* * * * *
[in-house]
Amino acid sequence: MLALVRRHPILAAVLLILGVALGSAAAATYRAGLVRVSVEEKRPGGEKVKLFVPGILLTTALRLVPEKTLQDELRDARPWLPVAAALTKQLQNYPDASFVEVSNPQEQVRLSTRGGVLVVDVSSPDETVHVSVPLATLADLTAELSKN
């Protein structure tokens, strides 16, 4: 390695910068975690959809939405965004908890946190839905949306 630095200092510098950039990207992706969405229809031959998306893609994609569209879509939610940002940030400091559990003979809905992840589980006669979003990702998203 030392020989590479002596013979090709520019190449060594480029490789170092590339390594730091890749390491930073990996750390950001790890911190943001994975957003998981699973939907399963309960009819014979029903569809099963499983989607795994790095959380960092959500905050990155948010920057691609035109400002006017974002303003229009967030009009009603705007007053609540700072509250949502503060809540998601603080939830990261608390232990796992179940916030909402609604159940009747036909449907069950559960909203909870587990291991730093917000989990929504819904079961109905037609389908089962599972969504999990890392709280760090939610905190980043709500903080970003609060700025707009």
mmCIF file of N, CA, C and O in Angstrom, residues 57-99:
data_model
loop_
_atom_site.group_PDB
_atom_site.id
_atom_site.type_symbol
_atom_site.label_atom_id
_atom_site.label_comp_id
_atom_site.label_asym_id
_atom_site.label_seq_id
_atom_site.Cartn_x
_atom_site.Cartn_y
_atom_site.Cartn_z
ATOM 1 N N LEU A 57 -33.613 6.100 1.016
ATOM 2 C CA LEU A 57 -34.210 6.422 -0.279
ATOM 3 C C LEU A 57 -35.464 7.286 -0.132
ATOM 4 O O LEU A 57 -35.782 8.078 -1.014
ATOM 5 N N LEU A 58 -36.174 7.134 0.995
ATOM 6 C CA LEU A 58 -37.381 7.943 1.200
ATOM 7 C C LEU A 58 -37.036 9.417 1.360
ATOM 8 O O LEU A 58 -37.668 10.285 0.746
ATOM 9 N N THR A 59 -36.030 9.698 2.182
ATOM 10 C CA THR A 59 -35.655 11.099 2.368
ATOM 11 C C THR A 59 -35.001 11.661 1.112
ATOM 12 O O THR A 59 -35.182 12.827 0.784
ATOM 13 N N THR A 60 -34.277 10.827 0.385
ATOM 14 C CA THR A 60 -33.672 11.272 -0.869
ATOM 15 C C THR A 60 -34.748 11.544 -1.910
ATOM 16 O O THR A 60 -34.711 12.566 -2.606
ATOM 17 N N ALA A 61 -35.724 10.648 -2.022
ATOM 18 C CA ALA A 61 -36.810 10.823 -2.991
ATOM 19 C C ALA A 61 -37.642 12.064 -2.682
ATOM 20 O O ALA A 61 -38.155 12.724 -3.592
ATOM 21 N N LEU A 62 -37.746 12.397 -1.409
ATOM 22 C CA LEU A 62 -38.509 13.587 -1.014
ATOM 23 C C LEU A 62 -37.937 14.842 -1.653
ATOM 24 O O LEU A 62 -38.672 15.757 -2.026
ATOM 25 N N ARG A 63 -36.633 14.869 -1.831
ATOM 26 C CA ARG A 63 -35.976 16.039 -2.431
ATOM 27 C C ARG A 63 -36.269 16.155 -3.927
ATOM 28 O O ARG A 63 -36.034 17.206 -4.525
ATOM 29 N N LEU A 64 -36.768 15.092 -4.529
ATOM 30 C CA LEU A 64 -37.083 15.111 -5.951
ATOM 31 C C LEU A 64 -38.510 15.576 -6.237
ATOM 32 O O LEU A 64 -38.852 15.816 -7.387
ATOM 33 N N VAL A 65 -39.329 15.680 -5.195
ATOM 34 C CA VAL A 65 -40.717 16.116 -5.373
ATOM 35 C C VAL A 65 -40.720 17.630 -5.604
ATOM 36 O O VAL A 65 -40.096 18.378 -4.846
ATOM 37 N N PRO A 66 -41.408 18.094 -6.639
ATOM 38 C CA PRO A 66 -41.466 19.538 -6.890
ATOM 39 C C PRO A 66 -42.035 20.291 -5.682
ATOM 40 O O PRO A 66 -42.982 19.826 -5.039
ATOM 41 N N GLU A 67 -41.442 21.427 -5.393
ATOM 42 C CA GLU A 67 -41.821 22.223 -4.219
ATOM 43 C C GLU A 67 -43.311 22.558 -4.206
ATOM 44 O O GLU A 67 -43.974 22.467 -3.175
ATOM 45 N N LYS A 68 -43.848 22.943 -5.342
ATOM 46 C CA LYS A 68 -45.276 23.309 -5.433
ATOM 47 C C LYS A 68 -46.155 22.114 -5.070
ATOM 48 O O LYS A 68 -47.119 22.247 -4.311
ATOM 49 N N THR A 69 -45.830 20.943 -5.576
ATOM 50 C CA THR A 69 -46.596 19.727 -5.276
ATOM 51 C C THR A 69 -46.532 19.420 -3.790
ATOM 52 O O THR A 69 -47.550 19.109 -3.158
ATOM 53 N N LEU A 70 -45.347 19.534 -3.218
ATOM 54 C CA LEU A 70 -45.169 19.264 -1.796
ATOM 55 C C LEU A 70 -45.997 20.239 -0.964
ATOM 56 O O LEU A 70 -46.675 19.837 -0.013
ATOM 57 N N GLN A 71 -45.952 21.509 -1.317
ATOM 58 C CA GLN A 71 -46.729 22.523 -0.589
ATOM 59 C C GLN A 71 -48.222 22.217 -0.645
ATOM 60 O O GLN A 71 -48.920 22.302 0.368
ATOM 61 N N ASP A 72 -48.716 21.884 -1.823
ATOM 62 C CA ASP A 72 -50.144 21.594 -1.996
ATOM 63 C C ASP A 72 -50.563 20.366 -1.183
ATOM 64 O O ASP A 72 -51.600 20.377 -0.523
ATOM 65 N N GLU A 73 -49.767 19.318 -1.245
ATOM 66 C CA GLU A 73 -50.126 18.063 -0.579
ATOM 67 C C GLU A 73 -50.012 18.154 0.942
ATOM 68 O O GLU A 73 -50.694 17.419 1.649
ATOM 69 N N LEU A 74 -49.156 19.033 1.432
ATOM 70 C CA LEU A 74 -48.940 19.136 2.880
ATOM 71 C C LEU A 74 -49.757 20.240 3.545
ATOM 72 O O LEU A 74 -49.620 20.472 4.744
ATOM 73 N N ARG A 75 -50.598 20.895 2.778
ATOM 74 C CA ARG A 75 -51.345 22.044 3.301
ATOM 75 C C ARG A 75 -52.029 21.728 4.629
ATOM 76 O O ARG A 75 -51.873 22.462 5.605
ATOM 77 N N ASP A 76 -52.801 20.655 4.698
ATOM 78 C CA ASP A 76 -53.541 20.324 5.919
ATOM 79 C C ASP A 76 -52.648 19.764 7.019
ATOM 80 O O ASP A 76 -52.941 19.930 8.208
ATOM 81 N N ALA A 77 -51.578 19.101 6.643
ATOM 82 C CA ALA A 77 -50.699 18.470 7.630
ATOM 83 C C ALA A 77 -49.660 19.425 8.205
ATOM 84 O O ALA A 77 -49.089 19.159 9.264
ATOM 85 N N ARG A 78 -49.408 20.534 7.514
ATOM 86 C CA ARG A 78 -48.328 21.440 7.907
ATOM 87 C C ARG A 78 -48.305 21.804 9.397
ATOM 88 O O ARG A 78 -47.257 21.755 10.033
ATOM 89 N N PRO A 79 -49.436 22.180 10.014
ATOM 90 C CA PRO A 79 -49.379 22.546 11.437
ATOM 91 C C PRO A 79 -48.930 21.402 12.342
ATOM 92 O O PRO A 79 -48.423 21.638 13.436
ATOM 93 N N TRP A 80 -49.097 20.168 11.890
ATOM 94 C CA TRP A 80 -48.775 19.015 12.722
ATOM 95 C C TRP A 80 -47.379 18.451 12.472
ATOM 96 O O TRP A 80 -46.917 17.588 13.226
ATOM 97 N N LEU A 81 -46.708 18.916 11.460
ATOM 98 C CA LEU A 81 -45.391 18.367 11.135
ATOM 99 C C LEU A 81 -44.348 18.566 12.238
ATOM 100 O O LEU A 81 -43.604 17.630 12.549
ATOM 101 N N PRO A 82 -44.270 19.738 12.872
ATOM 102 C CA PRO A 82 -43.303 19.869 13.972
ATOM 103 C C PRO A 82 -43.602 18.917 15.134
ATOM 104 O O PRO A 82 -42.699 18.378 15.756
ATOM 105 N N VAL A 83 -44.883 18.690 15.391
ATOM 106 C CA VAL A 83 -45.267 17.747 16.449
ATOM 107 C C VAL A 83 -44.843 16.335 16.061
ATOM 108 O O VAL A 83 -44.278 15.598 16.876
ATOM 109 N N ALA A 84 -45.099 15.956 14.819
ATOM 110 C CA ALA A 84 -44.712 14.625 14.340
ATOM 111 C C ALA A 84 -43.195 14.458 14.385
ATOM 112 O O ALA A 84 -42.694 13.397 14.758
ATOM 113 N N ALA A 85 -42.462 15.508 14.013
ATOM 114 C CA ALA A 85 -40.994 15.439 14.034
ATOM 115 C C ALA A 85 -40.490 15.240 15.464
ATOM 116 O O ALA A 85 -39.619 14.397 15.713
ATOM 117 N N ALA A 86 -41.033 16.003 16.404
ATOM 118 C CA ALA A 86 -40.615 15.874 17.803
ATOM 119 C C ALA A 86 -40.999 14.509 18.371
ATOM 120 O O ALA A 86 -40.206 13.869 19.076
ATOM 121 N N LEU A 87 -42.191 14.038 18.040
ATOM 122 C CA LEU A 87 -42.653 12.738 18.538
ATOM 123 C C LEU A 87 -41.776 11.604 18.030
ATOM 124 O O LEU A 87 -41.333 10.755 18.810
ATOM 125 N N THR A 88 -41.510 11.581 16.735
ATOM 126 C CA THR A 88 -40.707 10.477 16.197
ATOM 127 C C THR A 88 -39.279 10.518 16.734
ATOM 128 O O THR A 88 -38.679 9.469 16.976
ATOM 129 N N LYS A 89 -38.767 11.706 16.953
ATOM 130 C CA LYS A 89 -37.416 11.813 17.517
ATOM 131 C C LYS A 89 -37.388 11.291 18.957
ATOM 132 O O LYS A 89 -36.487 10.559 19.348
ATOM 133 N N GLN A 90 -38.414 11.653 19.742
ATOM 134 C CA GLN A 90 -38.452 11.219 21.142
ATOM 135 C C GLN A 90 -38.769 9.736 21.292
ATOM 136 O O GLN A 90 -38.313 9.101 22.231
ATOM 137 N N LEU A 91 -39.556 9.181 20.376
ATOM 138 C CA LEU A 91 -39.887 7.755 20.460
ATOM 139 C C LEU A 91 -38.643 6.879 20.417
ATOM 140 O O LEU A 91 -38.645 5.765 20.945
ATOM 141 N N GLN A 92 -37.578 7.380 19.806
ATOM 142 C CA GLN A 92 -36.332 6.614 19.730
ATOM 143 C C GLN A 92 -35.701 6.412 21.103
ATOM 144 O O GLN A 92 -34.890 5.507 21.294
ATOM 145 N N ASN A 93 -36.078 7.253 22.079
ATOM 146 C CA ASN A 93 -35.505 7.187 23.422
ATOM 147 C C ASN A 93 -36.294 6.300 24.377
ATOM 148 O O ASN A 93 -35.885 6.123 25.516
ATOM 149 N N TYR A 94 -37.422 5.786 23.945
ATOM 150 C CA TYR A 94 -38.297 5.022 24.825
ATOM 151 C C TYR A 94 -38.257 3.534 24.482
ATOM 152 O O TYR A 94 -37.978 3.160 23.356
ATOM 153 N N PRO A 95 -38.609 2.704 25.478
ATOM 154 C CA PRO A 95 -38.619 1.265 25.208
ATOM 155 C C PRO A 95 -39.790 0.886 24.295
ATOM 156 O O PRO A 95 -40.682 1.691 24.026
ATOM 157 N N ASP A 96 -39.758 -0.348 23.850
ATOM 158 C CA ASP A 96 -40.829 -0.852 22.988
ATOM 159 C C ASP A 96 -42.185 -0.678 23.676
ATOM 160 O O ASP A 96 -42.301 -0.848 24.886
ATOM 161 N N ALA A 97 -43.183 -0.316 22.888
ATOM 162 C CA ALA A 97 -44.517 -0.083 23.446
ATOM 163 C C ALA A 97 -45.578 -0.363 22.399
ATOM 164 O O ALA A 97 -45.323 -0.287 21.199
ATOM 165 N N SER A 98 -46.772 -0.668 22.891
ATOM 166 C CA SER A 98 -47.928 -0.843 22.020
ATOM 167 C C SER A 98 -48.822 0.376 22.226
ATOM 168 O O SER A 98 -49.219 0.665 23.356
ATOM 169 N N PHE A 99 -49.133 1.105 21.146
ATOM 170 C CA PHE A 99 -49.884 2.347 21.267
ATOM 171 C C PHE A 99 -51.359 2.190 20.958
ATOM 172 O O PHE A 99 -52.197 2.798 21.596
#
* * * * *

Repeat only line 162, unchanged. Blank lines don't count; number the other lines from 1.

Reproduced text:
ATOM 146 C CA ASN A 93 -35.505 7.187 23.422